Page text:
Europe: Going with the flow on the Danube and the Rhine

Wednesday, October 17, 2018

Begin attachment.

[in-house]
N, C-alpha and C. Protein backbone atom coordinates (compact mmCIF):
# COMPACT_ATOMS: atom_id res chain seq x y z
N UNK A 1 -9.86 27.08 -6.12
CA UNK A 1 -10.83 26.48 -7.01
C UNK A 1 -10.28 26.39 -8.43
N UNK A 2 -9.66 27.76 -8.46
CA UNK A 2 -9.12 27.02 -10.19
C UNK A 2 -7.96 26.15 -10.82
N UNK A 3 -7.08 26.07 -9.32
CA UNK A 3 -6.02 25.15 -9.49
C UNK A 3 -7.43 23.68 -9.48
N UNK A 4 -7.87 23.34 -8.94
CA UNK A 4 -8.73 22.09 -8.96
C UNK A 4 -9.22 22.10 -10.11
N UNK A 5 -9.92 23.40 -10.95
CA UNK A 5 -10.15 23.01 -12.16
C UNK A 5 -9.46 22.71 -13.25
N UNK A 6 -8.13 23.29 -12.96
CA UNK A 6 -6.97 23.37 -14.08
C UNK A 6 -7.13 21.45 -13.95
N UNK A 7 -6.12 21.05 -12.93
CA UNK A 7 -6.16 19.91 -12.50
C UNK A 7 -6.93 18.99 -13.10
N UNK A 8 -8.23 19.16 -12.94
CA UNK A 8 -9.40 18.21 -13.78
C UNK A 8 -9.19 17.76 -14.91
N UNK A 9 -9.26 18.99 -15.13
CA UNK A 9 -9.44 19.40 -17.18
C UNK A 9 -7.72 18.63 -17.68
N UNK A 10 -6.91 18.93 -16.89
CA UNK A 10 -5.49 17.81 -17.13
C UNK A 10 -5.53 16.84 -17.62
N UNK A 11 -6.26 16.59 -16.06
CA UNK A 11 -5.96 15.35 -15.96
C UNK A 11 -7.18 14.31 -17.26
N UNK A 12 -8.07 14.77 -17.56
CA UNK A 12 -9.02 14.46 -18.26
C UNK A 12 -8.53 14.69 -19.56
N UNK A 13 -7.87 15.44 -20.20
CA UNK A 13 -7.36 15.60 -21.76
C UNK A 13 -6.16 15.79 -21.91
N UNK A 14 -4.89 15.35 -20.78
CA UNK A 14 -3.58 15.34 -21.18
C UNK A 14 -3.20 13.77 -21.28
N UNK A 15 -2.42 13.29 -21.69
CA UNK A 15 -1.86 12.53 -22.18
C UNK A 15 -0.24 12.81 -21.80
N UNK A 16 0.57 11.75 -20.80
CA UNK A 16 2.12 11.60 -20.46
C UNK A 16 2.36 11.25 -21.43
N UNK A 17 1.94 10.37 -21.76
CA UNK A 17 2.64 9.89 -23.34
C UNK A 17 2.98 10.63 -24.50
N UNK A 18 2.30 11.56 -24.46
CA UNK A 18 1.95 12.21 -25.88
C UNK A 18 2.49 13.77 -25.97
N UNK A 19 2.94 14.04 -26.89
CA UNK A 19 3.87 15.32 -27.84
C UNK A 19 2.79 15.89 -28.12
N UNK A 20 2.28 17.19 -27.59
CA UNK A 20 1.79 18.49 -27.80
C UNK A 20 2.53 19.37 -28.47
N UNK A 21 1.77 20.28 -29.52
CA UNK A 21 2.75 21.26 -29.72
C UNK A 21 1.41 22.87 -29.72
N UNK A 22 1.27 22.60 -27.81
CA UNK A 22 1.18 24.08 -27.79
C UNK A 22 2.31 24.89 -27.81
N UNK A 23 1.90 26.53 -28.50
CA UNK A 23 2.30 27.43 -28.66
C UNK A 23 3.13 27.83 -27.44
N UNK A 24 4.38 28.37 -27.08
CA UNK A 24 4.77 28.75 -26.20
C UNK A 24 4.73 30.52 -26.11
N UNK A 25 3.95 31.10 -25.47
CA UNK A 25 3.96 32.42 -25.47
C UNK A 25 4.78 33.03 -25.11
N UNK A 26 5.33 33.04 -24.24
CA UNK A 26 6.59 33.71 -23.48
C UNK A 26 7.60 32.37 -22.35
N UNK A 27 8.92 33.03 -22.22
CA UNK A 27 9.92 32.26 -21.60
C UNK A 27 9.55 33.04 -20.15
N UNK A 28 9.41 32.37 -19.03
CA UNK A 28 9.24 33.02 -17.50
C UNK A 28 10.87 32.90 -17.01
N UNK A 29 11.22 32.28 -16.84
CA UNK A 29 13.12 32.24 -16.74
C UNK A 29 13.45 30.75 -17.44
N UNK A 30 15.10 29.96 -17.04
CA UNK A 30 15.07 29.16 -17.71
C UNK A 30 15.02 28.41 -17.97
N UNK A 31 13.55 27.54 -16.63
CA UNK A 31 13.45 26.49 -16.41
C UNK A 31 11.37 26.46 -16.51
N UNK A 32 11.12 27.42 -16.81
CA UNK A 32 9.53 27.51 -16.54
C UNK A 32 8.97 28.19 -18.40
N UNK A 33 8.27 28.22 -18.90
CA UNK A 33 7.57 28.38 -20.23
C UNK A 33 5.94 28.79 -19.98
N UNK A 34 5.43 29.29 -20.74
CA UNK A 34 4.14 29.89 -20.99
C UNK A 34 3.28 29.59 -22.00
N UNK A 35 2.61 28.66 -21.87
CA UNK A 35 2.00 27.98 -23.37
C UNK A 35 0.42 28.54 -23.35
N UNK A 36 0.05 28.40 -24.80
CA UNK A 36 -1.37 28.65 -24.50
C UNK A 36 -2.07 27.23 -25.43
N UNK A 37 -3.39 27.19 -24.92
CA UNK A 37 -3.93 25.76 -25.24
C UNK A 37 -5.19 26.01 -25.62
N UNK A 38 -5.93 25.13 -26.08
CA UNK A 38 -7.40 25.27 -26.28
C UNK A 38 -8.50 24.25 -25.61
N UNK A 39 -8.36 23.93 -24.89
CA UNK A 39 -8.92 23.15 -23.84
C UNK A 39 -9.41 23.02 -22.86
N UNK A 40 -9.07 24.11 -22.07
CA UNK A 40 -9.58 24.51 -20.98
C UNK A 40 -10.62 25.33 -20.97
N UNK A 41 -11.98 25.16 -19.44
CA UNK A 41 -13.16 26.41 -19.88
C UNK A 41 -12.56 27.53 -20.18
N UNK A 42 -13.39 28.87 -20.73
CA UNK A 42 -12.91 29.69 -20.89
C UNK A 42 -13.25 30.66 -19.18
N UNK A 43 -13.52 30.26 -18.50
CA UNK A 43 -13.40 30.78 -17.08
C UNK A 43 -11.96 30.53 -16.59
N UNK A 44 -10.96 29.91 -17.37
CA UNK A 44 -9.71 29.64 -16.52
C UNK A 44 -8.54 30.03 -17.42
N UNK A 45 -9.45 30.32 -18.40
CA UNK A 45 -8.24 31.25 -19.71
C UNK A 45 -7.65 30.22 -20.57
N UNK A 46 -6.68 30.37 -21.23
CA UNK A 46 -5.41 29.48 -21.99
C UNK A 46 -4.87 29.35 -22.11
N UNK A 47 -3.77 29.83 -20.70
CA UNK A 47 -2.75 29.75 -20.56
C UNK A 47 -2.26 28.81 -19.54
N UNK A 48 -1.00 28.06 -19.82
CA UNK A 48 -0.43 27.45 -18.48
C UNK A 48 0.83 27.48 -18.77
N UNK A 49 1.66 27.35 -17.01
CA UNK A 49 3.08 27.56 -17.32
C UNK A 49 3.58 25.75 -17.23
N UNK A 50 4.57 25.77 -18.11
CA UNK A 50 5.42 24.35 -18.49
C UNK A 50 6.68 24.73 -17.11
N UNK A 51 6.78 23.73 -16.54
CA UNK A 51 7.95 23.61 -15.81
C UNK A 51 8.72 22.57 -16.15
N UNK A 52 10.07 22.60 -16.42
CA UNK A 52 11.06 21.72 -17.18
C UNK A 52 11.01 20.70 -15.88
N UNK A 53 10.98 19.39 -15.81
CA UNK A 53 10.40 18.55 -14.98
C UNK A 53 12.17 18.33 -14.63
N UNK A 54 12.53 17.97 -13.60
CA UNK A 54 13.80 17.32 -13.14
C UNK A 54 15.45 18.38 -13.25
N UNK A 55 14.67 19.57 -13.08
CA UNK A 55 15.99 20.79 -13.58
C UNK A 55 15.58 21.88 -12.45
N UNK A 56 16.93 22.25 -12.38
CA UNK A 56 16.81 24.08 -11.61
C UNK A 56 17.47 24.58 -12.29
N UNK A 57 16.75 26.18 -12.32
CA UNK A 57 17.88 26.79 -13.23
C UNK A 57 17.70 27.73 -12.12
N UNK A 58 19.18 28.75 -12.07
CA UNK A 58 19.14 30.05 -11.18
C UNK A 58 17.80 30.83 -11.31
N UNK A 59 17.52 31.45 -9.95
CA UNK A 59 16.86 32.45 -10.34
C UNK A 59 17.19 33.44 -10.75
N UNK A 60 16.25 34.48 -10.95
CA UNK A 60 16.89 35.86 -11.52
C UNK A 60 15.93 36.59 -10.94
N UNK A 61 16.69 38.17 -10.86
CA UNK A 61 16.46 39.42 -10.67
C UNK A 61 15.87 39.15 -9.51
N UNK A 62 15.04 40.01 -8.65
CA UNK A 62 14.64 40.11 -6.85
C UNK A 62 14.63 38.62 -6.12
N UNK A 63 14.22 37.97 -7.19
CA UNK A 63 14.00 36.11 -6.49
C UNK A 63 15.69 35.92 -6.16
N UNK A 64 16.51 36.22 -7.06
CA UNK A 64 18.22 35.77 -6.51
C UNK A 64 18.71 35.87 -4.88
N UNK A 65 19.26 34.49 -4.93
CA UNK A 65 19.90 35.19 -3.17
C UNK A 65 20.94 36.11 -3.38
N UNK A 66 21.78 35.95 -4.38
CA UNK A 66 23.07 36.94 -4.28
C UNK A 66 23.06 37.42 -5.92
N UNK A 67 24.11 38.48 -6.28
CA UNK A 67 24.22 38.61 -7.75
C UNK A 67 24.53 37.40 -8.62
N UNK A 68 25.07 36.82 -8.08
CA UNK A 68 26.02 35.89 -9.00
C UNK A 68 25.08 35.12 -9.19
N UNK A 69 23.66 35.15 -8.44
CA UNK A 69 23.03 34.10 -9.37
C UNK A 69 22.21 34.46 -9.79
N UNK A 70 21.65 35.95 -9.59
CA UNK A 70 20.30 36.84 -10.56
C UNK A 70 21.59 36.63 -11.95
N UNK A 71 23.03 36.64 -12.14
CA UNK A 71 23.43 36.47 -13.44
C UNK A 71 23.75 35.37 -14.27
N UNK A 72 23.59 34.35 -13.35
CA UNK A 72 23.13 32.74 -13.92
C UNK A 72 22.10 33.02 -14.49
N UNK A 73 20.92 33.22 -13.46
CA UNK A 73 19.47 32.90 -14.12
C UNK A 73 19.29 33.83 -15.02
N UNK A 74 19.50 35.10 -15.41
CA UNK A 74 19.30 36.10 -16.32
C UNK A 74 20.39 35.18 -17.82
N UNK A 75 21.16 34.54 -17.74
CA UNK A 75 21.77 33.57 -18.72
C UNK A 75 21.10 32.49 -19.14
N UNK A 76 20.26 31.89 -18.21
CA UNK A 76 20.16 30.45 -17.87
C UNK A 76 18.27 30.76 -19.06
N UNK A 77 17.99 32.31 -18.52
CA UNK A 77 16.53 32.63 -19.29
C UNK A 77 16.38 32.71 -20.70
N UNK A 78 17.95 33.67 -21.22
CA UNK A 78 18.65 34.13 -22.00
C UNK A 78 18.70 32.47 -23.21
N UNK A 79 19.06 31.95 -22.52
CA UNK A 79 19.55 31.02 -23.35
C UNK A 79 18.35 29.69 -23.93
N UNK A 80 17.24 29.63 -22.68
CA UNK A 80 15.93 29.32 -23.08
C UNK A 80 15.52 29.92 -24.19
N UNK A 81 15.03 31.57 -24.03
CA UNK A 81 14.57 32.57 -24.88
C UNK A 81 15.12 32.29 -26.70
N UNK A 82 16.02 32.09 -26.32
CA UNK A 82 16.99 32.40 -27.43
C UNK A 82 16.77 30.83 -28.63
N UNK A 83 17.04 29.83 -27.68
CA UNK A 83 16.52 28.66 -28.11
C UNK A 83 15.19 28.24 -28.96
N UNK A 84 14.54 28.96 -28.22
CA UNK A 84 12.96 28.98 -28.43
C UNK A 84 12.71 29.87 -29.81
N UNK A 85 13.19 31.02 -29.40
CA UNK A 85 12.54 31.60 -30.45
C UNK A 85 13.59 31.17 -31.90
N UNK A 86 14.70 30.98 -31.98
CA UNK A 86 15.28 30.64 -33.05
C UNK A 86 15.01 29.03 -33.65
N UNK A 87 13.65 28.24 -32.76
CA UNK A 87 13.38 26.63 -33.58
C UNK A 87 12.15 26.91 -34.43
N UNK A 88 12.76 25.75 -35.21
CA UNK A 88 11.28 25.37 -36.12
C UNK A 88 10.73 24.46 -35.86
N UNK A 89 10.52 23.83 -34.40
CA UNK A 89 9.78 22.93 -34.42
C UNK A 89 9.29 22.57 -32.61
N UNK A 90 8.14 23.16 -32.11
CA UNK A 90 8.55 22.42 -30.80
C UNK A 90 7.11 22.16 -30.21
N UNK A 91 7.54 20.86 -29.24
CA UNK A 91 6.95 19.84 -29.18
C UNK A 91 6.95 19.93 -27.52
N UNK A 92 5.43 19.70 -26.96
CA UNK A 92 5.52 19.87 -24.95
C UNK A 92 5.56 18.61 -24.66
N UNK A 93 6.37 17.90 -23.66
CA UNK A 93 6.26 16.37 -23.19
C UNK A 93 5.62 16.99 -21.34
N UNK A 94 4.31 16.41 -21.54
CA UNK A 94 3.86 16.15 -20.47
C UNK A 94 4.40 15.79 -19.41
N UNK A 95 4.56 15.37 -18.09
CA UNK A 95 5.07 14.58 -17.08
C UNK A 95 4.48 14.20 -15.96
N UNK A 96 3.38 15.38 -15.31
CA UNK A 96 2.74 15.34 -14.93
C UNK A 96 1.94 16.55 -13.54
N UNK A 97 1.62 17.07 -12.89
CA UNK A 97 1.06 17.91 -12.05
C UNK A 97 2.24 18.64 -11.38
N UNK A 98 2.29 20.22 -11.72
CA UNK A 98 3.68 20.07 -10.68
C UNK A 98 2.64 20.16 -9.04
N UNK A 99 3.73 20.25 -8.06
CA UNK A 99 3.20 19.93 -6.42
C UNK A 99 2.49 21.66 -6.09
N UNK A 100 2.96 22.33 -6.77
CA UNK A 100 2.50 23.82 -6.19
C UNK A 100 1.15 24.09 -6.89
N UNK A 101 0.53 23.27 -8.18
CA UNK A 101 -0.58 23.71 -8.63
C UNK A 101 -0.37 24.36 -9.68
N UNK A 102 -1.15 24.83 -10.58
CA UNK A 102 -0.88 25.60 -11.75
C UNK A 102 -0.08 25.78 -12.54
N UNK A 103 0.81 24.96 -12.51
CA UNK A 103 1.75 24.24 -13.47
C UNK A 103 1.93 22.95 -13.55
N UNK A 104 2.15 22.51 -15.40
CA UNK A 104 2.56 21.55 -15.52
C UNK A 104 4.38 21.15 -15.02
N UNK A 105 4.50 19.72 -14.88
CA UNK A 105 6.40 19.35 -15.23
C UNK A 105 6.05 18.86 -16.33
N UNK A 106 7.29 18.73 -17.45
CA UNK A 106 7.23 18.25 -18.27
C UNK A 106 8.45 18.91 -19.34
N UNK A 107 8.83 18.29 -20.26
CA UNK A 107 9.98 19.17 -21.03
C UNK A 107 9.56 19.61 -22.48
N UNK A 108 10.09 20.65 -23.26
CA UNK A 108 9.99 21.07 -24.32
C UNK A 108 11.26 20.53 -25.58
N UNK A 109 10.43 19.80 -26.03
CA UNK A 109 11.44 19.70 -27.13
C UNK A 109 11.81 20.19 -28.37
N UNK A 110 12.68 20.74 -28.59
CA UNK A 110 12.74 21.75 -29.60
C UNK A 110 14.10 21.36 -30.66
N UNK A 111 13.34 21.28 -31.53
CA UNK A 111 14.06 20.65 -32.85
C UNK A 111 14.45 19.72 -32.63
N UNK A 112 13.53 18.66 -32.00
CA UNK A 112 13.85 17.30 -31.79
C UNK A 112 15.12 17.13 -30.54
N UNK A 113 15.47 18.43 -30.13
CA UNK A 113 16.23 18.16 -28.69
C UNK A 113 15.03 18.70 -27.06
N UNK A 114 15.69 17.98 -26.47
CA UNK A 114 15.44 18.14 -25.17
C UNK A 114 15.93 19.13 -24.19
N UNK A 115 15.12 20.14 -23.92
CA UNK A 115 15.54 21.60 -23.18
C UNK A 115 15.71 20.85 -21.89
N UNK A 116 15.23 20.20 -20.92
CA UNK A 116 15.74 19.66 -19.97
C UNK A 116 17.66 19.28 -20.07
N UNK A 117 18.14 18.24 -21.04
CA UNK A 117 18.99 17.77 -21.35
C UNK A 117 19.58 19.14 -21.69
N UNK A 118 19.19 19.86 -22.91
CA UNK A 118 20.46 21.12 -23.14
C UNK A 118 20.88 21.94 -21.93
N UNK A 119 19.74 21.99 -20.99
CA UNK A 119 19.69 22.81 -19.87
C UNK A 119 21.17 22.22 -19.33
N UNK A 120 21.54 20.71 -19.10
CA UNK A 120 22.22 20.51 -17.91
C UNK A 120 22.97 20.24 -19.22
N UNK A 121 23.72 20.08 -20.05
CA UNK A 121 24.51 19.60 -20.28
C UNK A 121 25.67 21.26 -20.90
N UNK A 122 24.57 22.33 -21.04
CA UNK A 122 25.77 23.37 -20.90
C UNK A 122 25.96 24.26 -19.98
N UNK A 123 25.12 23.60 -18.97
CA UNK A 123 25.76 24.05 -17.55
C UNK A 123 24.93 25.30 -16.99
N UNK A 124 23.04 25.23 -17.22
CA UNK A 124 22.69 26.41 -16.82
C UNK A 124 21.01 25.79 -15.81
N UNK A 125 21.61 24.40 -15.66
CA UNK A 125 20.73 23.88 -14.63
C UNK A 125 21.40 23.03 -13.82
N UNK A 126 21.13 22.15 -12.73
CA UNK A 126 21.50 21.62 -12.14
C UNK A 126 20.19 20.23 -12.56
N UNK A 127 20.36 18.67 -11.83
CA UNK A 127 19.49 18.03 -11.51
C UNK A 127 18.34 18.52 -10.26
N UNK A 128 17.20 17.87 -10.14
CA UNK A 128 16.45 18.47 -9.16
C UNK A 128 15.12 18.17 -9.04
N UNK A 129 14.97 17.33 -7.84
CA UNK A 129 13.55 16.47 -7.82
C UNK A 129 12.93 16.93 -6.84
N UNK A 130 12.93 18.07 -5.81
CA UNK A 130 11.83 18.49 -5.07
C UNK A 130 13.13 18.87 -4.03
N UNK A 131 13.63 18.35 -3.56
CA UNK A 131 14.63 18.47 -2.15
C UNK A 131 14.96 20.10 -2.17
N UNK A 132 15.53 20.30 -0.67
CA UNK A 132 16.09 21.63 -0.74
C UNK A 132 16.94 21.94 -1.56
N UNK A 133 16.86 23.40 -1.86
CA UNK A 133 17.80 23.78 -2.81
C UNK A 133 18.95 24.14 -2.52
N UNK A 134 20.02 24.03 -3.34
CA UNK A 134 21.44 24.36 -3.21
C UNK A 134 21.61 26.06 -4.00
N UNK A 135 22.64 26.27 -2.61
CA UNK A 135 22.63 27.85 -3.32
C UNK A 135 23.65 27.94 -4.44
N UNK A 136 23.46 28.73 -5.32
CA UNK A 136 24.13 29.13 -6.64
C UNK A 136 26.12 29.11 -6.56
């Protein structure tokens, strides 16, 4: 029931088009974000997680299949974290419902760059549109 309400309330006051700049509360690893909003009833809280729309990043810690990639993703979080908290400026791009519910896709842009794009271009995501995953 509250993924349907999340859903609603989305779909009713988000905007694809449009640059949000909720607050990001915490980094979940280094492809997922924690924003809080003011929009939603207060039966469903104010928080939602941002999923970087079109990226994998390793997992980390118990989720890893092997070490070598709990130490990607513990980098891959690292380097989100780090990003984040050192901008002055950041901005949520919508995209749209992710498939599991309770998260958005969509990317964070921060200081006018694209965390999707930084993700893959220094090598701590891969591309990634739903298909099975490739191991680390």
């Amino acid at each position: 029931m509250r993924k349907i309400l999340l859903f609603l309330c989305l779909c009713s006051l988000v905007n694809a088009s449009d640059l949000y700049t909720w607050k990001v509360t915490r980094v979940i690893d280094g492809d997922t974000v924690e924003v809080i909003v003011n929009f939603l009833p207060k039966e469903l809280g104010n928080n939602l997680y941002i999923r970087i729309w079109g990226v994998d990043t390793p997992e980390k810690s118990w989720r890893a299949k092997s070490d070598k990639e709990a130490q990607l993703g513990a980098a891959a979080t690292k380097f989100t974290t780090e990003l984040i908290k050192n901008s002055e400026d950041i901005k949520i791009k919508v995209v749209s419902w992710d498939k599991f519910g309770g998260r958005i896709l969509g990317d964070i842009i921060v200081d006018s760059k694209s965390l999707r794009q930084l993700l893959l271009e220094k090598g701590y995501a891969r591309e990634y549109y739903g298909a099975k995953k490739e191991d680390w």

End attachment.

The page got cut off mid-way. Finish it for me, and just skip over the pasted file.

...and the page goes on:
Bamberg.Nearby Nuremberg's name is written in its World War II and the post-war story; an unparalleled opportunity for visitors interested in all-too modern history. This is Bavaria and they brew beer, bake (more) pretzels and serve sausages. The specialities should be on the menu at Regensburg, which boasts Germany's oldest sausage kitchen, where one can find the best wurst. Passau is "the last city in Germany", where three rivers meet, and its baroque style is worth visiting in its own right. Many passers-through, however, will head for nearby Salzburg, home of Mozart, location for The Sound of Music, and the temptations of its chocolatiers. Another option — especially for those who want to add another country into their passports — is Cesky Krumlov, a tiny World Heritage city with a huge castle across the border in the Czech Republic. Back on the boat, the voyage continues along scenic stretches of the Danube to Linz, then Melk and its famous abbey. For many guests, a highlight is cycling to Durnstein, about 40km, through vineyards and flowers, charming villages and ruined castles. Now, three capital cities in three days — each with its unique history and its distinctive present — the starched grandeur of Vienna (Austria), quirky impudence of Bratislava (Slovakia), poignant glamour of Budapest (Hungary). To farewell Europe feeling like royalty, travellers can ride the Grand Empress steam train, evoking memories of the beautiful and tragic Elisabeth, 19th century Empress of Austria. Boarding at Budapest Station's royal waiting room, the short journey, in carriages from the early 1900s, treats guests to a traditional game lunch and a tour of the monarch's summer residence, Godollo Palace. Three rivers, six countries, more than 20 centuries of history, art, culture, food and wine, tours and activities: it sounds like a lot to cram into two weeks. But when you go with the relaxed flow of a European river cruise, time seems to go past slowly — if not stand still. https://www.nzherald.co.nz/travel/news/article.cfm?c_id=7&objectid=12132000